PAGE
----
The Case of World War I Part II

Tomb of the Unknown Soldier

Read the first part of this two-part series.

In his “A Report to the Secretary of War on American Military Dead Overseas” in May of 1920, Ralph Hayes describes the increasingly hostile battle over the repatriation of the remains of the fallen. There were two main arguments used by those who favored keeping American military dead in cemeteries overseas. First, the practical situation in France was such that transportation of remains was particularly difficult. It was seen as unsympathetic to inhabitants recovering from the devastation of the war to run funeral trains through the country, transportation lines were anyway compromised, and furthermore the work of transporting the remains was work that was gruesome to an extent “insufficiently appreciated by those who demand it,” Hayes writes.

The second argument used by those who favored American cemeteries in France was that reverence for the military dead compelled American families to offer a “second sacrifice” for the good of the nation. Just as the soldiers had fought for a good cause, now their bodies would offer a reminder of America’s contribution to saving the world. The new military cemeteries were designated “Fields of Honor” by a coalition of people that included former presidents, military officers, labor leaders, and chaplains, and for those families willing to make the sacrifice, they enhanced the status of the dead who rested there.

Those who supported the “Fields of Honor” attempted to persuade families that their dead were better off their, cared for by the local authorities in France and by the American military. General Pershing sent a cable to the War Department after the fighting ended which stated his imagining of the wishes of the dead soldiers, as Gary Laderman quotes: “Could these soldiers speak for themselves, they would wish to be left undisturbed, where with their comrades they had fought their last fight…The graves of our soldiers constitute, if they are allowed to remain, a perpetual reminder to our Allies of the liberty and ideals upon which the greatness of America rests.”

Pershing and others, Laderman says, failed to mention that it fell to black soldiers to do the work of preparing these “Fields of Honor”; they had to scour the battlefields for corpses, dig up buried bodies, and re-bury them in the sacred places; supporters did not say who did the work but were vehement about who they did not want to do it: profit-minded undertakers.

According to Hayes, many believed that it was these undertakers who were behind the call to repatriate the remains; they wanted to make a profit on coffins and funeral services for the war dead. There was, Hayes acknowledged, insufficient evidence to prove this, though a certain “group of embalmers” advertised their services in leaflets, these efforts repudiated by the reputable association of undertakers. Still, opponents of repatriation were outraged at the involvement of undertakers in the conversation about the war dead, accusing them of placing capitalism above nationalism.

But the public, along with funeral directors, was in favor of repatriation. In 1919, a national organization called the “Bring Back the Dead League” was formed to fight for the return of fallen soldiers and make sure the remains were in the control of the families. The arguments against overseas cemeteries were several. Bringing back the dead was traditional military policy, first, and the policy stated at the outset of the war. Also, leaving the dead overseas meant families couldn’t easily make pilgrimages to their graves. The protection of the “Fields of Honor” might lead to further wars. Some didn’t trust the French to take care of the graves. And in contradiction to Pershing’s imagining, many felt soldiers did not want to remain where they were fallen, but looked homeward at the time of death.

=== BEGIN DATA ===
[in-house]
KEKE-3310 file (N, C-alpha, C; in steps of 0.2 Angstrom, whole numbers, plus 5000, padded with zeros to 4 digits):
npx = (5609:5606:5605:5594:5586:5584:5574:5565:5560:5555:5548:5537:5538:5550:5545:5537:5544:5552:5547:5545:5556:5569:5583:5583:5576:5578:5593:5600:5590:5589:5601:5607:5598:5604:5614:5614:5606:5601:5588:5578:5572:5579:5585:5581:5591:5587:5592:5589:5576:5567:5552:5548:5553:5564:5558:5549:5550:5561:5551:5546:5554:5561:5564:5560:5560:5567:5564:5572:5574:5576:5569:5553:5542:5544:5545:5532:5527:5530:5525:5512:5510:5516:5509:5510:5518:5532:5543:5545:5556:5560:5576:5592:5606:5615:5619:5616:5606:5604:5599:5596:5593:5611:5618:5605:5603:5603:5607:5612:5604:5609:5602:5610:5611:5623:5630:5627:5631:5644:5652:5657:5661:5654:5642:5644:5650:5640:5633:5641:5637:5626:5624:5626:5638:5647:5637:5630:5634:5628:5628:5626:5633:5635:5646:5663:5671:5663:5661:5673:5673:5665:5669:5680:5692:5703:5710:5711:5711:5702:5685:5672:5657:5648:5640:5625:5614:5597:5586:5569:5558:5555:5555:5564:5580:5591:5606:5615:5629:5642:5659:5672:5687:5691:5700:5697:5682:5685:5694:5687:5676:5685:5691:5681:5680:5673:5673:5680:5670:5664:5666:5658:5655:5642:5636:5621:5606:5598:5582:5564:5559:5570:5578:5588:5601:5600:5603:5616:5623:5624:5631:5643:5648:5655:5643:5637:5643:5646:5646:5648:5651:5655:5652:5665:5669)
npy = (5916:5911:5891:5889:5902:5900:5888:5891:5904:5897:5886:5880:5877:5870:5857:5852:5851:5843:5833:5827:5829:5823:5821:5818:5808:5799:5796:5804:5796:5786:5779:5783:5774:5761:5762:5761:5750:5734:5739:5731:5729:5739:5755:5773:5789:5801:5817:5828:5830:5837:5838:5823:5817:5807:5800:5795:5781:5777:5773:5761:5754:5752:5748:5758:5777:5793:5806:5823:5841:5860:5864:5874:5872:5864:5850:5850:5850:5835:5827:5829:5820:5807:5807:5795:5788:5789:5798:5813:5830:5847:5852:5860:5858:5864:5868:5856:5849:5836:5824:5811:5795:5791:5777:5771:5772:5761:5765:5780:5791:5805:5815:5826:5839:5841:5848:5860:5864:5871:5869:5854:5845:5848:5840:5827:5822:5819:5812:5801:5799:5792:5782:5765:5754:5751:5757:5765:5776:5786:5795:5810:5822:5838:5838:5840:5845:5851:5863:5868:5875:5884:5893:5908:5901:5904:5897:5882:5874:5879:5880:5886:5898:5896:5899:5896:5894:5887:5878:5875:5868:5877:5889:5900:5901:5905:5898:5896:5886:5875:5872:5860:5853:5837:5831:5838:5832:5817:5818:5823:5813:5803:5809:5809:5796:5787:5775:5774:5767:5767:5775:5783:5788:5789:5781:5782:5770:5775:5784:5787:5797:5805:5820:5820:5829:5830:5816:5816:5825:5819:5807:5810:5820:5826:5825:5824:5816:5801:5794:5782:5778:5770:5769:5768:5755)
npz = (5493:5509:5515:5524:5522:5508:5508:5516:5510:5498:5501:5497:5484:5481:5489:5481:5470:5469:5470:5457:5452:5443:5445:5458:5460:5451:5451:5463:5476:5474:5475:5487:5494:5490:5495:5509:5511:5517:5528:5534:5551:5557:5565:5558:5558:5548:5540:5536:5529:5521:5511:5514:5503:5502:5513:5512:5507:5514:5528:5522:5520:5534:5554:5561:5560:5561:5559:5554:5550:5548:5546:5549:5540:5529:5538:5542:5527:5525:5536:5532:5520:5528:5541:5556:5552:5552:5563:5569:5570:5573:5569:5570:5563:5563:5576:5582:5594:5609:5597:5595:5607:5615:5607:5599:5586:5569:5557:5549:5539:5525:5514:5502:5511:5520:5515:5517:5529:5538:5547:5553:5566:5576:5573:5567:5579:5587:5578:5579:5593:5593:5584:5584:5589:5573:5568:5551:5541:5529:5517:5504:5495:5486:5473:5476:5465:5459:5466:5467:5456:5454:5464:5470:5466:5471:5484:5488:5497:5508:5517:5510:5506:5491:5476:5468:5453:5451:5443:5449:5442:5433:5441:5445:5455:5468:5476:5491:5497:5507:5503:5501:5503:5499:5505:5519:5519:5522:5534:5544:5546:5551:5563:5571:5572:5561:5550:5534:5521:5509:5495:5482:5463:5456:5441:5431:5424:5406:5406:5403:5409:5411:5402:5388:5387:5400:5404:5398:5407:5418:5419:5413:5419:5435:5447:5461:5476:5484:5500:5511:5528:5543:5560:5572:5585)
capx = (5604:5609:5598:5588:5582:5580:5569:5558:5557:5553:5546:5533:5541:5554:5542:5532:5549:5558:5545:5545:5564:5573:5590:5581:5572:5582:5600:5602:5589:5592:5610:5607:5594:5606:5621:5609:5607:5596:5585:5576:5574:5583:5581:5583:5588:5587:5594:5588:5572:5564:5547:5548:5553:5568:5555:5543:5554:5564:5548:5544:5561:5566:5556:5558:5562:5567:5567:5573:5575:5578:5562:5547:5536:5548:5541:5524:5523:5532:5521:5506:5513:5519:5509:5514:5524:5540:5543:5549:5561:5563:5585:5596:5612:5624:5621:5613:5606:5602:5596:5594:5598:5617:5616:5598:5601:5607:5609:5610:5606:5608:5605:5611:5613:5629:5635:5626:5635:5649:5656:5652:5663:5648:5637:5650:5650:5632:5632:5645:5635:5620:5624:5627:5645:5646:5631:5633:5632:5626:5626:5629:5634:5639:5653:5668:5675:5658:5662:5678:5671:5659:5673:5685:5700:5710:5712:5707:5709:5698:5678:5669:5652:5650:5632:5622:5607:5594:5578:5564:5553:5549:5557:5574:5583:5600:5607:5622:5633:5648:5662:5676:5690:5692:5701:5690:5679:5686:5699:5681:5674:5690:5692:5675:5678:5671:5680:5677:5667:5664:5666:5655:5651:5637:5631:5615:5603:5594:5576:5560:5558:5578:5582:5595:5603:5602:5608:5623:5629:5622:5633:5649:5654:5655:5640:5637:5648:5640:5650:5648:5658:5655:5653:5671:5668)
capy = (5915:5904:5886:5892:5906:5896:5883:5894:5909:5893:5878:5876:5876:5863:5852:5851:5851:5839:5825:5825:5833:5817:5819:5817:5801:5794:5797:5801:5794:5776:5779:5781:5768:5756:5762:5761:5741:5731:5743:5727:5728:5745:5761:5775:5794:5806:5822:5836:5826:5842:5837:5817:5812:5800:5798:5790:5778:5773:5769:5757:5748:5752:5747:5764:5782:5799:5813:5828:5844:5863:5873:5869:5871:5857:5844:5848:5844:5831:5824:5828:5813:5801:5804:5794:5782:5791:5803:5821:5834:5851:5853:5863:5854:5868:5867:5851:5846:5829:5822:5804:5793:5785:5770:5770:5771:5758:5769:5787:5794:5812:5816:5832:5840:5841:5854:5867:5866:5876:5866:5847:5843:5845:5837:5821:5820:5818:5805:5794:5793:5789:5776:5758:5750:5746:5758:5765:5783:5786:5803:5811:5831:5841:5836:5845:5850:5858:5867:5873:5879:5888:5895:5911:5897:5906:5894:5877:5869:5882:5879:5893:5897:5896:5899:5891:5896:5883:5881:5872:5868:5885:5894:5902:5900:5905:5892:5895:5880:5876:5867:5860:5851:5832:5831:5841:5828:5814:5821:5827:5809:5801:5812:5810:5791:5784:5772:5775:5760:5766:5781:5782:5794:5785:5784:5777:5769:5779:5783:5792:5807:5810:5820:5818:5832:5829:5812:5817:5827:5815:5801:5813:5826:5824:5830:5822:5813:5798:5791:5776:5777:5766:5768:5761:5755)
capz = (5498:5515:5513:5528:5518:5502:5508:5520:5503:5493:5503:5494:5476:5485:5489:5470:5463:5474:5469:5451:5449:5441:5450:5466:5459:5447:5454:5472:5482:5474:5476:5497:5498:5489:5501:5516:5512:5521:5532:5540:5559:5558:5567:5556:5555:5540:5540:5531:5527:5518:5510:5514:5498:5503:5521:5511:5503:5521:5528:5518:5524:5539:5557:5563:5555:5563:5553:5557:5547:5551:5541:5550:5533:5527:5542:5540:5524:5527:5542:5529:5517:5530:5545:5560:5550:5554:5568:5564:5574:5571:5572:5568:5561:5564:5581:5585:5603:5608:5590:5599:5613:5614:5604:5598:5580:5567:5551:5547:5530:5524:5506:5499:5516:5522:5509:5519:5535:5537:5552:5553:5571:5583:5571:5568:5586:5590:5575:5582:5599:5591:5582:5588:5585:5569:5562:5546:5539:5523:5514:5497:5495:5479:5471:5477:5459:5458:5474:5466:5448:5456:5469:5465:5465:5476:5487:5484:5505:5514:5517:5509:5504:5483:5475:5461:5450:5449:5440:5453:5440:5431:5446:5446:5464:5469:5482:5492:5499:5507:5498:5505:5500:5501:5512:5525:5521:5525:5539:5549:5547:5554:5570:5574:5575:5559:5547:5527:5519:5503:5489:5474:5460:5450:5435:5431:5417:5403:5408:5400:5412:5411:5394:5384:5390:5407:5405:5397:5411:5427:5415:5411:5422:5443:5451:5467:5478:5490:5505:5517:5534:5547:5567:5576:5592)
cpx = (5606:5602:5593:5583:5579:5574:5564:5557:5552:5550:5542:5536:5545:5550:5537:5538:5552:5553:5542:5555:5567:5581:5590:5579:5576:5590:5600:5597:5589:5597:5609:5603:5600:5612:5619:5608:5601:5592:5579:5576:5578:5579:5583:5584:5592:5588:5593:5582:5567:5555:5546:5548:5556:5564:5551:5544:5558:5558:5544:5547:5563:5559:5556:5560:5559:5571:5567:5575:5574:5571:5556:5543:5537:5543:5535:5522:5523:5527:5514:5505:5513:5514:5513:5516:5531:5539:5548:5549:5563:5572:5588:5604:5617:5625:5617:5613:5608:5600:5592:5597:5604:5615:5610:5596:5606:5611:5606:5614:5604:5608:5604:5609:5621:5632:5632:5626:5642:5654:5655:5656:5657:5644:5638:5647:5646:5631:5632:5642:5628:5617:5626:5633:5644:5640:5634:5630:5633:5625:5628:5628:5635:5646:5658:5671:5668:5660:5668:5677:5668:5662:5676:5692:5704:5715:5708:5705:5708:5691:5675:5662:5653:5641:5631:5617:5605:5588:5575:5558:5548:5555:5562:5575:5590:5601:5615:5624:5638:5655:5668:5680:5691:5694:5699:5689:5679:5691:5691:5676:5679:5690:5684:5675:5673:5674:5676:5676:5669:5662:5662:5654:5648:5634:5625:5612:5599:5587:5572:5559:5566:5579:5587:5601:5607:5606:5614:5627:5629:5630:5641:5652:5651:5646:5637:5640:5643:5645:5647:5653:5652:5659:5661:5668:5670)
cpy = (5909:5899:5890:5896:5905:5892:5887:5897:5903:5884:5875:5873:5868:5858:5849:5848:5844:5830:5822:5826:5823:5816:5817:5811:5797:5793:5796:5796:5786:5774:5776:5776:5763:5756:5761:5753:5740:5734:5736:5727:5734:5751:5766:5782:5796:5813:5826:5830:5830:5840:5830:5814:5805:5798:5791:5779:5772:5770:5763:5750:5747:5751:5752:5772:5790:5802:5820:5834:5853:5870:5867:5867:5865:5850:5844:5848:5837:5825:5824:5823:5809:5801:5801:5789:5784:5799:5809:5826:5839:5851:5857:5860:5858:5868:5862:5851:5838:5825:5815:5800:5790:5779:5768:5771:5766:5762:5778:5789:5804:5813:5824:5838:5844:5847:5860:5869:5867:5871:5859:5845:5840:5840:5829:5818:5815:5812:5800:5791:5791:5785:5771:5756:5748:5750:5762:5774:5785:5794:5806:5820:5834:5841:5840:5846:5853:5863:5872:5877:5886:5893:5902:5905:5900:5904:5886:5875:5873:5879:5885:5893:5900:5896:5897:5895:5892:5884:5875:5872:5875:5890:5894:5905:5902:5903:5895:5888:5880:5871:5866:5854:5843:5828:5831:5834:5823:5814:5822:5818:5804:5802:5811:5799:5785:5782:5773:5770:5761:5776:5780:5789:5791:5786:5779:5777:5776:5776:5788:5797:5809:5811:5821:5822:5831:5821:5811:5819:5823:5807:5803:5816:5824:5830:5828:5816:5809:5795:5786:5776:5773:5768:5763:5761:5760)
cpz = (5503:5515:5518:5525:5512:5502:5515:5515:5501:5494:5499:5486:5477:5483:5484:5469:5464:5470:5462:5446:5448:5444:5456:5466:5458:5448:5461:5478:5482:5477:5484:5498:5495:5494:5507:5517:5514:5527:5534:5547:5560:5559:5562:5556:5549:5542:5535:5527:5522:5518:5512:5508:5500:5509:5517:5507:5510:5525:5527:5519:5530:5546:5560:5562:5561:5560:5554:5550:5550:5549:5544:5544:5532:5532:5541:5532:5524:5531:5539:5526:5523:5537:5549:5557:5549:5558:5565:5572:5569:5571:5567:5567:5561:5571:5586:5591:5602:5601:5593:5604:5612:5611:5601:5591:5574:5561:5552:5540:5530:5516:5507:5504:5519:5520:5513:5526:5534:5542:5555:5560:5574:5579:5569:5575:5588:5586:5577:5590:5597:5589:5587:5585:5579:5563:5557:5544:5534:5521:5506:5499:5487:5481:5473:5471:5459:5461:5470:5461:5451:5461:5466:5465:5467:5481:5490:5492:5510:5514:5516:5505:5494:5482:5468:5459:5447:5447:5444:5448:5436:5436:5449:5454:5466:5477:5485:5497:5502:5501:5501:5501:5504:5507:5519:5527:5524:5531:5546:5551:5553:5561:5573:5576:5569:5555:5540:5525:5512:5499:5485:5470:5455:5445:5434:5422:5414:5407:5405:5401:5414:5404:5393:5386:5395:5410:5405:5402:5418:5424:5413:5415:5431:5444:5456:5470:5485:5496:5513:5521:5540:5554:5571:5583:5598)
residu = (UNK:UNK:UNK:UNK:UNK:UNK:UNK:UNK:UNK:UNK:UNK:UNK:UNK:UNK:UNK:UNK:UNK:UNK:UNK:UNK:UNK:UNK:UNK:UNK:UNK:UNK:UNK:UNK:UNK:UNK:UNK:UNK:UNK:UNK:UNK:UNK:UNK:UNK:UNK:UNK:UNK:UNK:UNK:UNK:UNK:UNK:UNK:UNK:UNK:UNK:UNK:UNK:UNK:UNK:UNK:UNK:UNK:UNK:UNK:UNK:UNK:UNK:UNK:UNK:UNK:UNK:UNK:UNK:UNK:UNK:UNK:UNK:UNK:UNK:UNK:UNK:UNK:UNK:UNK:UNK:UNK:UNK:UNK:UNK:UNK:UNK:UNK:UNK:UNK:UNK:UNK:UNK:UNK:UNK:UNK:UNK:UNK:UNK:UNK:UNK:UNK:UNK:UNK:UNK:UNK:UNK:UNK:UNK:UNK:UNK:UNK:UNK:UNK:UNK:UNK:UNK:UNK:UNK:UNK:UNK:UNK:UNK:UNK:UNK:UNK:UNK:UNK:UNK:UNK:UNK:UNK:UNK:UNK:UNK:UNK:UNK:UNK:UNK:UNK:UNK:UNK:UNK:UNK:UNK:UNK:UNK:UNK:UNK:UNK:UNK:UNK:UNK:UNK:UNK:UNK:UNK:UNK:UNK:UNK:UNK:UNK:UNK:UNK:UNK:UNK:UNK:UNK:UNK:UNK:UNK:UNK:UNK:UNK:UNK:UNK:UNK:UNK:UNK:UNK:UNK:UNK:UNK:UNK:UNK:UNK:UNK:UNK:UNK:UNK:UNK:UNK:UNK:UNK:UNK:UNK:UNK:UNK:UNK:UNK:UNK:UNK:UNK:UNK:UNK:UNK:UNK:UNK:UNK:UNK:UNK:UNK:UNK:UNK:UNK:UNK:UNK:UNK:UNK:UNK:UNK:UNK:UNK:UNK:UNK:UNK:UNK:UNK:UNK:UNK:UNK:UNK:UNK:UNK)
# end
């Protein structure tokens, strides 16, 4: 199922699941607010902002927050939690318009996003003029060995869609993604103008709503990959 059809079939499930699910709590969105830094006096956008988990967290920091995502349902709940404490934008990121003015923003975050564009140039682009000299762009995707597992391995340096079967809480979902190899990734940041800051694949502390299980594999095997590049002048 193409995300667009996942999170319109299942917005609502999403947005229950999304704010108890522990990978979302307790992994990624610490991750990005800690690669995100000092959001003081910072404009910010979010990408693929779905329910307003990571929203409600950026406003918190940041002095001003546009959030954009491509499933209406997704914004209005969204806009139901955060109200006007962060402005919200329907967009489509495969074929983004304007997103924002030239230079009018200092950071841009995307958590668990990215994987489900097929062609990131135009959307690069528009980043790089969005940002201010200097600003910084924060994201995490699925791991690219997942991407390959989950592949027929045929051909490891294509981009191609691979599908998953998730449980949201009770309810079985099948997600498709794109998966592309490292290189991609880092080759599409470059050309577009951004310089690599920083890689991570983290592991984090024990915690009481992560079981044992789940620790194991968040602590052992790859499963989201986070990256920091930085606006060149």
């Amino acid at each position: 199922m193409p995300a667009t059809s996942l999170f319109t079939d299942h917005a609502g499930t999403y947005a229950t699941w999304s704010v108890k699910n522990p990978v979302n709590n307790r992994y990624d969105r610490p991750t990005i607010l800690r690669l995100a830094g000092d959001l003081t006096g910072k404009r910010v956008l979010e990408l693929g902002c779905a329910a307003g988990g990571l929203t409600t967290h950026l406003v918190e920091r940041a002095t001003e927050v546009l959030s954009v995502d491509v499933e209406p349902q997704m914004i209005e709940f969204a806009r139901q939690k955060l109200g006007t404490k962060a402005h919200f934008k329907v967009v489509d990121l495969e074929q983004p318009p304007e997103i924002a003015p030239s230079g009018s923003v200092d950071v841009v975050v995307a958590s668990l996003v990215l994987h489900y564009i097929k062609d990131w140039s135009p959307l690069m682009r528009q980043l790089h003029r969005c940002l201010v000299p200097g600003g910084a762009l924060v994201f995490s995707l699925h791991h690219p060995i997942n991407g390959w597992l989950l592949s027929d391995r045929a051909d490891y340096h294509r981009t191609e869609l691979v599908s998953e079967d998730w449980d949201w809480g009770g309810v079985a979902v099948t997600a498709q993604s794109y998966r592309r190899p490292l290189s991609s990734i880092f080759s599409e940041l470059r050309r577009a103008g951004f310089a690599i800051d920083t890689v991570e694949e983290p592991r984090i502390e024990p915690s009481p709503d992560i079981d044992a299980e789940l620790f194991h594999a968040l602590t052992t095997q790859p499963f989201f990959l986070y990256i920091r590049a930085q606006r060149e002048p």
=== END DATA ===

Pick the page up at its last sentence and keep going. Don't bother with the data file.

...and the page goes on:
Despite strong public support for repatriation, the funeral industry found it necessary to publish many protestations of their innocence of the charge of trying to manipulate the public to turn a profit. In one such publication, The Casket, a writer protests: “Are We Not All Living Under The Capitalist System Whose Chief End Is Profit — Has Not Our Government Said Over and Over, That It Is the Business of Businessmen To Make Profit — Is the Undertaker Alone Excluded?” The United States could have given the world a lesson in the humane treatment of its dead, had it brought the dead home immediately after the war, the writer felt. The families were willing to pay, so what was wrong with it?

The same edition of The Casket printed a letter from a mother who had waited one year and six months for the return of her son’s remains. The mother accuses the government of betrayal for not making good on their vow to bring the dead home.

In the end, the majority of the American military dead were returned to the United States. Though overseas cemeteries were established for the remainder, in symbolic value these were overshadowed by The Unknown Soldier, laid to rest in Arlington National Cemetery, and serving as a focal point for the grief of those whose lost loved ones had not been returned. Civilian funeral specialists were finally called upon to assist in the process of identifying and shipping the bodies home — the same people who had called themselves the Purple Cross, whose services were refused at the beginning of the war. The funeral industry was redeemed, but it would continue to be haunted in the future by charges of corruption, deception, and profiteering.

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